Tier-2 and Tier-3 markets are buying tea online: Pre-COVID, marketing speciality teas to a wider audience and creating a value proposition was never a focus area. In the COVID era, due to government-mandated lockdowns in destination markets, we have to deal with the closure of brick-and-mortar stores, shipment stuck in ports and stocks running dry in supermarkets. Several traditional tea businesses have built a website and listed their estates to reach out to consumers directly and have an online presence in an altered retail landscape. E-commerce sales are estimated to have spiked by as much as 30-40% in certain core sectors.
Gourmet tea brands need to ensure seamless navigation and check-out experience: Consumers expect more from the brand, better access to information, particularly about the competition in the segment. They expect to be treated the same way online as offline. Therein lies the challenge for brands to provide a similar purchase experience in the online model, build trust and sustain consumer interest.
Bala Sarda, Founder & CEO, VAHDAM India
Locally-sourced, origin-based products are finding consumers: The crisis has ensured that local products are re-integrated into our lifestyles. I am convinced that this change will outlast the pandemic. Immunity is not an overnight journey, but a process. One needs to be consistent and make it a way of life.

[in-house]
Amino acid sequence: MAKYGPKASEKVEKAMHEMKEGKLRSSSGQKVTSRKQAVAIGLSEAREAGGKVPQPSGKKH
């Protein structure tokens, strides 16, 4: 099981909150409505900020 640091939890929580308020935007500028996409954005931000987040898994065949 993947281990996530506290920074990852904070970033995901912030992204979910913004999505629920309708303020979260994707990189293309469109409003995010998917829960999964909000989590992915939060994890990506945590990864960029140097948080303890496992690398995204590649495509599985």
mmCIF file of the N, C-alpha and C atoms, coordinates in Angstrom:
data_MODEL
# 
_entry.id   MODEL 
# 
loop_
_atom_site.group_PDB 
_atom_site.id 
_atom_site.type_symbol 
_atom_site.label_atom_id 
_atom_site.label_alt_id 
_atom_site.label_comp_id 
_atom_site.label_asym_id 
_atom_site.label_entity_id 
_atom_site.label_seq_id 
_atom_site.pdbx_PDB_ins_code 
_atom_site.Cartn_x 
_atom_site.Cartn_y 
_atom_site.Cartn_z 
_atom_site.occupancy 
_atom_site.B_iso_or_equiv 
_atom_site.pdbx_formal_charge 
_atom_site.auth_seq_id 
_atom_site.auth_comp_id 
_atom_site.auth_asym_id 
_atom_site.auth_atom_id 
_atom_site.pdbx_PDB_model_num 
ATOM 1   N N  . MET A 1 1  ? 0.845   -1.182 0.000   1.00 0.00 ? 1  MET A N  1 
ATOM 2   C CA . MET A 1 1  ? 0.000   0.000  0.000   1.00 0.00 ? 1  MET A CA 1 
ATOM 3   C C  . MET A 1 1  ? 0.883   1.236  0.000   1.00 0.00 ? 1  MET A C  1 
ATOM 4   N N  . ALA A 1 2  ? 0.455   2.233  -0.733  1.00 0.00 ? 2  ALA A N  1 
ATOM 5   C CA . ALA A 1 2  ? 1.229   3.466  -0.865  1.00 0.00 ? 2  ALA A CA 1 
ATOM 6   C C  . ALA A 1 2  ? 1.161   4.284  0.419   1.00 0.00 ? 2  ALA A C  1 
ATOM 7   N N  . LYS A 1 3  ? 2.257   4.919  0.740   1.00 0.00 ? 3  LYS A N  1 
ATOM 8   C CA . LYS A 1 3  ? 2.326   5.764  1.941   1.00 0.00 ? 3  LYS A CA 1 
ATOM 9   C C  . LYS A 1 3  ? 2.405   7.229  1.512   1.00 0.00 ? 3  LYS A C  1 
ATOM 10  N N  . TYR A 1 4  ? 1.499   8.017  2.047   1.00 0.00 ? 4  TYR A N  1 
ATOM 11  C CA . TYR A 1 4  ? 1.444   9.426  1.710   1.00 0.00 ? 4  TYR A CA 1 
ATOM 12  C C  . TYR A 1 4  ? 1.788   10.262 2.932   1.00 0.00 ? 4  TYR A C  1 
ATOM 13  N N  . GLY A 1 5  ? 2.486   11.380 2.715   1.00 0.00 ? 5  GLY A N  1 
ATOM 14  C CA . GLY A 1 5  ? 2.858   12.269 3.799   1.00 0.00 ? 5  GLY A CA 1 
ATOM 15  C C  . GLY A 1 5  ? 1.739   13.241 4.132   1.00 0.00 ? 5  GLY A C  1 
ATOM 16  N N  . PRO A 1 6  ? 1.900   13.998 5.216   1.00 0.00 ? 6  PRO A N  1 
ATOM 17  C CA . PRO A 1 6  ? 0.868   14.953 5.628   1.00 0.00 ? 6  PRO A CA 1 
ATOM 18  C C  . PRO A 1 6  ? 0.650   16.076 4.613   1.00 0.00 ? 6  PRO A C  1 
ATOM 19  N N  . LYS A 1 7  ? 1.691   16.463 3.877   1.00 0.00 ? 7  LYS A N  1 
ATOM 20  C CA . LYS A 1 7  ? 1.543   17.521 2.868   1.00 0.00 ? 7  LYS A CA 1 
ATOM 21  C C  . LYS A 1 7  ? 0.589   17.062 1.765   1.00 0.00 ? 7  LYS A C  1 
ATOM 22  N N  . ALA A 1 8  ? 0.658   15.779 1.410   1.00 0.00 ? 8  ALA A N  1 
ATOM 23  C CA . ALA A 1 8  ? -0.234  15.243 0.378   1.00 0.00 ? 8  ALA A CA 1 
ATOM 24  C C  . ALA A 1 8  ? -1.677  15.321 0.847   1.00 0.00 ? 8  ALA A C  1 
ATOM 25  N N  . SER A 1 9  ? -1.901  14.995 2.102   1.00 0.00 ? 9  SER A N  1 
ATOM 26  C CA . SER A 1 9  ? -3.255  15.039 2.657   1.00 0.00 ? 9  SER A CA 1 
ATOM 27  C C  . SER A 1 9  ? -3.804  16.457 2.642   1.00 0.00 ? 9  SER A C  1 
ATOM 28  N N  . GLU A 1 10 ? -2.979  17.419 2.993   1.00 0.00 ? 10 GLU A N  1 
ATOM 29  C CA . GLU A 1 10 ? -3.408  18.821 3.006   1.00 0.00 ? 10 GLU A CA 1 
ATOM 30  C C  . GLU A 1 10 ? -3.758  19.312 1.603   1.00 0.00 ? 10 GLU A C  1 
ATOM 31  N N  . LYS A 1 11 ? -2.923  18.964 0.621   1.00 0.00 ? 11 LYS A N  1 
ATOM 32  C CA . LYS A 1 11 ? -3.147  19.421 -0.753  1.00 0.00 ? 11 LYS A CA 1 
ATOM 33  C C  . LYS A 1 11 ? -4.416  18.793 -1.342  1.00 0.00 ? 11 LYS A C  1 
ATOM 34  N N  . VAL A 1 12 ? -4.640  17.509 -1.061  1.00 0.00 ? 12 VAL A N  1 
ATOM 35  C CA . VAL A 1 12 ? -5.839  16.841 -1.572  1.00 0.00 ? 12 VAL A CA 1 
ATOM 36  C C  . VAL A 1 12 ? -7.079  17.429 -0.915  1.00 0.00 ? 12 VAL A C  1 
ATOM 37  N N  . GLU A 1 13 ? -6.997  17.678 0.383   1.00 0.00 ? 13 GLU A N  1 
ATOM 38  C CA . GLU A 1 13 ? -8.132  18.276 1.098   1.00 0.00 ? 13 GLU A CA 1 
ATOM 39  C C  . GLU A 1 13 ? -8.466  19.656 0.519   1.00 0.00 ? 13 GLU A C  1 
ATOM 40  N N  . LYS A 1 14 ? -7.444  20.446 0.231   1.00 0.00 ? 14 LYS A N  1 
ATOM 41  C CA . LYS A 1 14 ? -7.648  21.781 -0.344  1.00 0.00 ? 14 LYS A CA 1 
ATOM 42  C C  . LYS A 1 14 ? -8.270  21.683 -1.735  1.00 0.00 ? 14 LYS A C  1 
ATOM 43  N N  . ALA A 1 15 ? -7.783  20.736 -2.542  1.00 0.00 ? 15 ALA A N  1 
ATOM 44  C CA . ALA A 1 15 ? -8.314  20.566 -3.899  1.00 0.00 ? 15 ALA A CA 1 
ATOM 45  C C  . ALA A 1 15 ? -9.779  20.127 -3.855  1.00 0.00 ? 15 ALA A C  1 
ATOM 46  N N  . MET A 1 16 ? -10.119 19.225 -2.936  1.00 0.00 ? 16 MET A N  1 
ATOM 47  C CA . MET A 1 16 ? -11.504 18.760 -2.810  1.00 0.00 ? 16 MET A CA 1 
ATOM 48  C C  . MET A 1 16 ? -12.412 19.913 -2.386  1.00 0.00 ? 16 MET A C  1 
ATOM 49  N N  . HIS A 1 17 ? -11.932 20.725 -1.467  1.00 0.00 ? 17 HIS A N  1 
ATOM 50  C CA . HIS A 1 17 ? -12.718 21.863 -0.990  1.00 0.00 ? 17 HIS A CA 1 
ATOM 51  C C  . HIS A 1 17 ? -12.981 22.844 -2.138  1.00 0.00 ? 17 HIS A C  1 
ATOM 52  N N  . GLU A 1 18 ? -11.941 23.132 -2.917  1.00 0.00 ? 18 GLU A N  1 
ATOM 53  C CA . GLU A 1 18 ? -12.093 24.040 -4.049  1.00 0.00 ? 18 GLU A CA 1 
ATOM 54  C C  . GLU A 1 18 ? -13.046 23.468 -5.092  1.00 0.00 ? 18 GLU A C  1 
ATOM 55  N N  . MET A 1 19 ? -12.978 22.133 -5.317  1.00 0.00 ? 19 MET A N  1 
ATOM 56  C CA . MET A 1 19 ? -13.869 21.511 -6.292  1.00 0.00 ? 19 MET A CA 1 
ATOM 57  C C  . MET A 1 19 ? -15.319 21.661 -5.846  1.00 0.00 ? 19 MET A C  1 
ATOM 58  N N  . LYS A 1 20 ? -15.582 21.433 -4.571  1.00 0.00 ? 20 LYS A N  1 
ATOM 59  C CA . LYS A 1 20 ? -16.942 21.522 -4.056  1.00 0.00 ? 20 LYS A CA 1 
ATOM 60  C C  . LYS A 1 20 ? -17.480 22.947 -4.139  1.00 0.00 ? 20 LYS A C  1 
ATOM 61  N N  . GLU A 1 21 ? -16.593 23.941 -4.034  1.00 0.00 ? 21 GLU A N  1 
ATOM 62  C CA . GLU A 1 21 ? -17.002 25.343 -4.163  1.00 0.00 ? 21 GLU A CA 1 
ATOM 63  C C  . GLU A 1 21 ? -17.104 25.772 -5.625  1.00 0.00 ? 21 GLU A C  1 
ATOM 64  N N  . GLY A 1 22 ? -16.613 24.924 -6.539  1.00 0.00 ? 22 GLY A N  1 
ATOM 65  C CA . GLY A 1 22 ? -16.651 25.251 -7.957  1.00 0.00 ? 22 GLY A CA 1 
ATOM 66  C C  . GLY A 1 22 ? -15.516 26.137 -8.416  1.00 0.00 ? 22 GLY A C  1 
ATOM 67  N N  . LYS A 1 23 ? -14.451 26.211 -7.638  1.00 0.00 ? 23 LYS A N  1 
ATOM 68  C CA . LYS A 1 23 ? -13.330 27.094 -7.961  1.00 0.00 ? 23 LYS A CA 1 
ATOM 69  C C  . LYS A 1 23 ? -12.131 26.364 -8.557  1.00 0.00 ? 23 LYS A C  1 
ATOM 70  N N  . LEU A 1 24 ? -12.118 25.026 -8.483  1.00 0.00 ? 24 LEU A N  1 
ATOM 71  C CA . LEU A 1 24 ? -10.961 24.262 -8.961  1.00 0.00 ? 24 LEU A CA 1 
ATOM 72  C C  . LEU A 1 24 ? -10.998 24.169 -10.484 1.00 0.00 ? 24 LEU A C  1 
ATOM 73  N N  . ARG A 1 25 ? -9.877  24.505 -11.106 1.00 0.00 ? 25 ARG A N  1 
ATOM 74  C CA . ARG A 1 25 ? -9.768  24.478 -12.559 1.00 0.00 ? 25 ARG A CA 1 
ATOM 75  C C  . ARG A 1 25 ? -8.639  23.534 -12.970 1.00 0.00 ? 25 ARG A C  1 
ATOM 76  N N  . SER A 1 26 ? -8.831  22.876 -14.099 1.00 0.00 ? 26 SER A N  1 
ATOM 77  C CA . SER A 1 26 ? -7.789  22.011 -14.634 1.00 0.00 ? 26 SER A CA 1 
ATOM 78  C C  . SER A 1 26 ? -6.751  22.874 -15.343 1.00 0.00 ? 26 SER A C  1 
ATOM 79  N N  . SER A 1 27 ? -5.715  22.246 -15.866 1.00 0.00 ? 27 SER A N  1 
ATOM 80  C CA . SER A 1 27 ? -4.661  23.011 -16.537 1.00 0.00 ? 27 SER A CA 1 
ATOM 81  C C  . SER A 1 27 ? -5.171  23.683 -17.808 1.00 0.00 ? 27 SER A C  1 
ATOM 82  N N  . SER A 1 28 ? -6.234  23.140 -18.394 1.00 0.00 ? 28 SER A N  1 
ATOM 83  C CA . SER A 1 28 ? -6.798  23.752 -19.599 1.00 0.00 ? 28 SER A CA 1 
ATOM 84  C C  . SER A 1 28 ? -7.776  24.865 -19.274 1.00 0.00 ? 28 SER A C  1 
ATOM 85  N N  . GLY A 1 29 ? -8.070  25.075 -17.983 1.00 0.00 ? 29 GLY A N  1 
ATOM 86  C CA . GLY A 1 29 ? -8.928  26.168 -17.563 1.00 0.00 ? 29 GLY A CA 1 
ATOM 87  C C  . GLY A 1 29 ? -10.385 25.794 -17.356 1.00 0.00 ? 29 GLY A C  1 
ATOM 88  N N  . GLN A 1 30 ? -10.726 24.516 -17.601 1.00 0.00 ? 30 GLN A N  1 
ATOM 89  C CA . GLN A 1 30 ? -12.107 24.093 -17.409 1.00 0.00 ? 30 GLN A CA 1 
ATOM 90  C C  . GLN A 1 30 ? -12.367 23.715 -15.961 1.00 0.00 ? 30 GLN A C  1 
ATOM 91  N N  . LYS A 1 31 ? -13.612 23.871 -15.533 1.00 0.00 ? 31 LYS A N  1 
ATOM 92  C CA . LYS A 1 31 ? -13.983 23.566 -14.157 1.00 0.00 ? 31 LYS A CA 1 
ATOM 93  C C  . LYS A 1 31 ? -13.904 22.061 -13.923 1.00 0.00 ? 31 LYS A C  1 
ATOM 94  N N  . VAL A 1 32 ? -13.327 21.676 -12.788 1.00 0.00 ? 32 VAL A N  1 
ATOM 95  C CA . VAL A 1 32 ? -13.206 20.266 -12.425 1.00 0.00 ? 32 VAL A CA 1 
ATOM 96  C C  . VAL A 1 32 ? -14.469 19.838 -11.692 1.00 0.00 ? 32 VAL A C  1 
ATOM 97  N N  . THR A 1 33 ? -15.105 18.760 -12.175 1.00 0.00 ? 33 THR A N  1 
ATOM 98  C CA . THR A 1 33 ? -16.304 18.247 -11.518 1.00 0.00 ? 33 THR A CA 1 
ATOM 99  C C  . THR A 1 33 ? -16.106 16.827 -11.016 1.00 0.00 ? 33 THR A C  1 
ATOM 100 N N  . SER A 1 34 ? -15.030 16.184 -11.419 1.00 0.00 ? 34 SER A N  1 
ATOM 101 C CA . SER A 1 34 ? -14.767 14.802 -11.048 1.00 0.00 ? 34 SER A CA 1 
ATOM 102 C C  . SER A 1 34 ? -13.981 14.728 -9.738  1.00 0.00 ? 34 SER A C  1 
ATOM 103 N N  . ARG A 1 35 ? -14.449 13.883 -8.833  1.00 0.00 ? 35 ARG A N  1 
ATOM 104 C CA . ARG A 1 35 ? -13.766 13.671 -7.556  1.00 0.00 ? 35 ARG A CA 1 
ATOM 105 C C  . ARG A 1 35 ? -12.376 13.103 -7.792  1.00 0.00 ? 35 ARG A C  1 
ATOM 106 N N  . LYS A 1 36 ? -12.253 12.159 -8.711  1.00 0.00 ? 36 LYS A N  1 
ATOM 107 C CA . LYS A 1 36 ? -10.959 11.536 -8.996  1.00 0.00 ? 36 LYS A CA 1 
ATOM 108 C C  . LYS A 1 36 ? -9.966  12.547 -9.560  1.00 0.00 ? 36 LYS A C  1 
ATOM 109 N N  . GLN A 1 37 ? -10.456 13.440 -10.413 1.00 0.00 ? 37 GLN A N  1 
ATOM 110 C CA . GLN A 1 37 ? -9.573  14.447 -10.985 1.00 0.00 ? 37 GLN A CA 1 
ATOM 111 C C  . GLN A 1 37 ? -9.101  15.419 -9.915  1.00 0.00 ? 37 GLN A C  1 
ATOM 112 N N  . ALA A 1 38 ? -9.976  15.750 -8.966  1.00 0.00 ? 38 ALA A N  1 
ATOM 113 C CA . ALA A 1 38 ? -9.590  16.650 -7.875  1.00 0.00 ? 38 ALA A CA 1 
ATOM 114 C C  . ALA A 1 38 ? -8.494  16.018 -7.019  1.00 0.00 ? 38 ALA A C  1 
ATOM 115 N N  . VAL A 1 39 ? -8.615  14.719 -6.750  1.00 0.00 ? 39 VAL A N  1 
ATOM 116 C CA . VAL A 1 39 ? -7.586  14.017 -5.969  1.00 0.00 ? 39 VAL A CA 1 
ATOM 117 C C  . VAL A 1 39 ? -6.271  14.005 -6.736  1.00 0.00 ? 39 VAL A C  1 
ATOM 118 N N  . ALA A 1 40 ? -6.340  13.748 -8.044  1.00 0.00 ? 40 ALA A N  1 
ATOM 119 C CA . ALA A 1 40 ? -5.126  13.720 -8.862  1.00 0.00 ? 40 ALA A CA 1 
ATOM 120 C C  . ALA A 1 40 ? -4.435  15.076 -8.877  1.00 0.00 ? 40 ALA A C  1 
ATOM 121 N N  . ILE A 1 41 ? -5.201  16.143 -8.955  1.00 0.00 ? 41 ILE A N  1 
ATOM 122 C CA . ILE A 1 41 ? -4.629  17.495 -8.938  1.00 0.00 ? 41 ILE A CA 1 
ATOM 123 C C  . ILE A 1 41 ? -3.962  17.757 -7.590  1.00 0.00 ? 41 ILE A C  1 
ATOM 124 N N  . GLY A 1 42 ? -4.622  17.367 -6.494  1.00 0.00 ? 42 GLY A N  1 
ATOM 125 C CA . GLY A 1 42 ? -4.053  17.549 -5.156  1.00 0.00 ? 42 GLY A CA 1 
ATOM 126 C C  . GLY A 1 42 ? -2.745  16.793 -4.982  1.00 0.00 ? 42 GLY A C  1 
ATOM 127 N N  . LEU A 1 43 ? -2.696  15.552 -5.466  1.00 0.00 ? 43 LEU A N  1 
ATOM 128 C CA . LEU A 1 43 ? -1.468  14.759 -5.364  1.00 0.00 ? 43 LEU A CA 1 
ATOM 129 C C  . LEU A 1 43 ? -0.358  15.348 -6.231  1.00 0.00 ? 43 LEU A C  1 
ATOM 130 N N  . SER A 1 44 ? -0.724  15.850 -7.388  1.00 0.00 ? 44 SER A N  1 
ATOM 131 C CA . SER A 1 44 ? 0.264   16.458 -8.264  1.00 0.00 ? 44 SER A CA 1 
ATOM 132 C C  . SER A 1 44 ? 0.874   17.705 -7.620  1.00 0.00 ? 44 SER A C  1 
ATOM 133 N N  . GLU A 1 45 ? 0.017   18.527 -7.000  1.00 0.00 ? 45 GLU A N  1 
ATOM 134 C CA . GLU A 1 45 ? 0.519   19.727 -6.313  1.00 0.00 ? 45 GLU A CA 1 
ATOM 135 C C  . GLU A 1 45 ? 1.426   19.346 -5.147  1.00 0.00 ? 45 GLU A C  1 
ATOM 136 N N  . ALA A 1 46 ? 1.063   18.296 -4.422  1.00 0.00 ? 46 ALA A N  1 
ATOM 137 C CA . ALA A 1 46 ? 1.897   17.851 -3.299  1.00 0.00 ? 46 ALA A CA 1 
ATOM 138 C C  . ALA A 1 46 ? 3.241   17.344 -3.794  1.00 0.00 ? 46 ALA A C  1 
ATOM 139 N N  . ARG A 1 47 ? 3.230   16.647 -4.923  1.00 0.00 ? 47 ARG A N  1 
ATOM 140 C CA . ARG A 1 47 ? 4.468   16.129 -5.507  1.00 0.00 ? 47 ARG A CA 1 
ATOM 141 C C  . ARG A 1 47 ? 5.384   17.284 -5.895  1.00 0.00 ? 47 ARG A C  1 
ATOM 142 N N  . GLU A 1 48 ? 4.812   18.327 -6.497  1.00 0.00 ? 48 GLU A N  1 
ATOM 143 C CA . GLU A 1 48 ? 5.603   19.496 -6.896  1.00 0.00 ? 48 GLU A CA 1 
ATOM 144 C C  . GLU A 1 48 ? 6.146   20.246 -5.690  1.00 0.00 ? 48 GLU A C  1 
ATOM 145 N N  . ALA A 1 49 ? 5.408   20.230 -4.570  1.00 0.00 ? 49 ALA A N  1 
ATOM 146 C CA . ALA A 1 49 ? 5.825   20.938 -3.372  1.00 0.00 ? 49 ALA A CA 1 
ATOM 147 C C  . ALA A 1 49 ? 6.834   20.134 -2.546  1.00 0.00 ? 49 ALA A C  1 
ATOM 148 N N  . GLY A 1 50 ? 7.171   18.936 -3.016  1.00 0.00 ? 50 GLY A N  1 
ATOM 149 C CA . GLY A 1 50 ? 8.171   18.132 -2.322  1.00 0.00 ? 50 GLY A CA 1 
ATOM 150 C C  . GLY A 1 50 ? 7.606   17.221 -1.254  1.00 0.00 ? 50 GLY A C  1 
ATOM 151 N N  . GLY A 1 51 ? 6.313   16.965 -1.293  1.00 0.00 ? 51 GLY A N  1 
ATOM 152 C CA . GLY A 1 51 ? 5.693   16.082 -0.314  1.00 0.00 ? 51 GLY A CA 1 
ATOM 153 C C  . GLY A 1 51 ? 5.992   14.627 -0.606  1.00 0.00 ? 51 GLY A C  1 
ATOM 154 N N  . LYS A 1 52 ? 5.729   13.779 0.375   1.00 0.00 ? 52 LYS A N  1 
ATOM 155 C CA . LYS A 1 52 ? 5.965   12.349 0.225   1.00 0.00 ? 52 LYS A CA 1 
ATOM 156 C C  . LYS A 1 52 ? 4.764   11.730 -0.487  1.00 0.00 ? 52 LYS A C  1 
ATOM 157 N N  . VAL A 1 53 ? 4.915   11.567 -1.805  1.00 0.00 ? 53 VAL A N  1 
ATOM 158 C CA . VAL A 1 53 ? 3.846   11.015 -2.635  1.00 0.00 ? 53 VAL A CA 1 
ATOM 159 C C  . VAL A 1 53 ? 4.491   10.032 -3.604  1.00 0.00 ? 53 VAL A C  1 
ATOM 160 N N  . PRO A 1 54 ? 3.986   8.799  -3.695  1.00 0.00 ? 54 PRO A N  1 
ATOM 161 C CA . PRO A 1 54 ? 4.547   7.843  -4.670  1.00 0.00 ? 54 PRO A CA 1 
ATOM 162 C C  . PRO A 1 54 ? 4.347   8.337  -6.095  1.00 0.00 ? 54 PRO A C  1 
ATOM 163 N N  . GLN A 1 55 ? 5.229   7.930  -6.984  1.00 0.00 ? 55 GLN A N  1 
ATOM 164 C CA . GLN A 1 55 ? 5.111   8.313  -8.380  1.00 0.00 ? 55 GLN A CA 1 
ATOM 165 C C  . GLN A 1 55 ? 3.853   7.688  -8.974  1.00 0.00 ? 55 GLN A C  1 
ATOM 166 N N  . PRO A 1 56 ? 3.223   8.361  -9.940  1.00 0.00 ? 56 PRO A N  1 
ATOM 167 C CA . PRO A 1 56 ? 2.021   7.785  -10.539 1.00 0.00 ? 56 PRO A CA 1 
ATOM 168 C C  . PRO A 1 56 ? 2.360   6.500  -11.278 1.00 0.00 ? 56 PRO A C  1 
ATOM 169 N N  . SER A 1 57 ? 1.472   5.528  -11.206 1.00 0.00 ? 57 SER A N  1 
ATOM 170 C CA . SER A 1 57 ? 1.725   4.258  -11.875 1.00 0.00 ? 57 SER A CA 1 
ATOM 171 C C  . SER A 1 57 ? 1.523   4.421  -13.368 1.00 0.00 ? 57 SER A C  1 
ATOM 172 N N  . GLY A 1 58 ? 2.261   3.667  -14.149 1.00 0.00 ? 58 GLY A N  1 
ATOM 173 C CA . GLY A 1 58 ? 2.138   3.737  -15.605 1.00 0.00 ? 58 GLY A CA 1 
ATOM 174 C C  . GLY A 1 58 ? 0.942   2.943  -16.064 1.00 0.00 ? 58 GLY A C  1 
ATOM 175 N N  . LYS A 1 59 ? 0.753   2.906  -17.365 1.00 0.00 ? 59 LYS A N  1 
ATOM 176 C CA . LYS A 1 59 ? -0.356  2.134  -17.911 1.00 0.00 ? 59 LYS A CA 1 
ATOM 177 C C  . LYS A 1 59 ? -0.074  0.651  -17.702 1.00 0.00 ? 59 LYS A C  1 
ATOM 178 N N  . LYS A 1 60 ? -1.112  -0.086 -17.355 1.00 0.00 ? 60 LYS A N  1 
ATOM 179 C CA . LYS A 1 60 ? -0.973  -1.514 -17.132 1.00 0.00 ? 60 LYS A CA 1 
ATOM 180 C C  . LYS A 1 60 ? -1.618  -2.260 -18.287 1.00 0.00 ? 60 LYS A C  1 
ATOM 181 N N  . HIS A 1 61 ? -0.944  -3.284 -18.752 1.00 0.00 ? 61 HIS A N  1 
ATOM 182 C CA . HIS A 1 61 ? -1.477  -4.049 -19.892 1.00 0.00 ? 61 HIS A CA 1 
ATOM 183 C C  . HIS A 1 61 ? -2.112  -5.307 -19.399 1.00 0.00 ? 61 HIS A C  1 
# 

Simple, natural, organic and holistic: The lockdown has made everyone re-discover and re-appreciate the timeless wisdom of the Indian way of life. With trends such as vocal for local, a plethora of Indian brands will rise in prominence. The pandemic has helped break long-time purchase habits irreversibly. Organic, natural and pure locally produced, processed and packed food and beverages will be the first choice.
Brands will need to innovate constantly: They will have to evolve and pivot their businesses sharply as things change overnight. A higher-quality product will continue to be of paramount importance, so will focus on e-commerce. The online space offers consumers new offerings and a much wider variety of products. More importantly, brands will have to assume a new sense of responsibility, look beyond the product and incorporate sustainability into their narrative. VAHDAM is now a certified climate-neutral and plastic-neutral brand and directs 1 percent of its revenue towards the education of its tea growers’ children.
Anubha Jhawar, Founder, CELES TÉ
In the beverage industry, taste and ‘tonic’ will find a balance: Consumers are conscious of their consumption and choose wisely before investing in any product, with health being the big caveat. There is more awareness about the surroundings and environment. Tea is no more just a beverage; it is considered as an elixir, a hope and a comforting tonic.
Wellness is not just defined by green tea: This is one of the common myths marketed by FMCG mass-market brands. But Oolong tea, White Tea, Black Tea, anything consumed without sugar and milk is healthy. As sommeliers, we now need to step in to address these misconceptions about tea and educate consumers of the benefits and the myths created by the giants.
The beverage industry needs to plump for authenticity: The promise of authenticity and delivering what is being marketed is crucial. Beverage consumption should be an experience.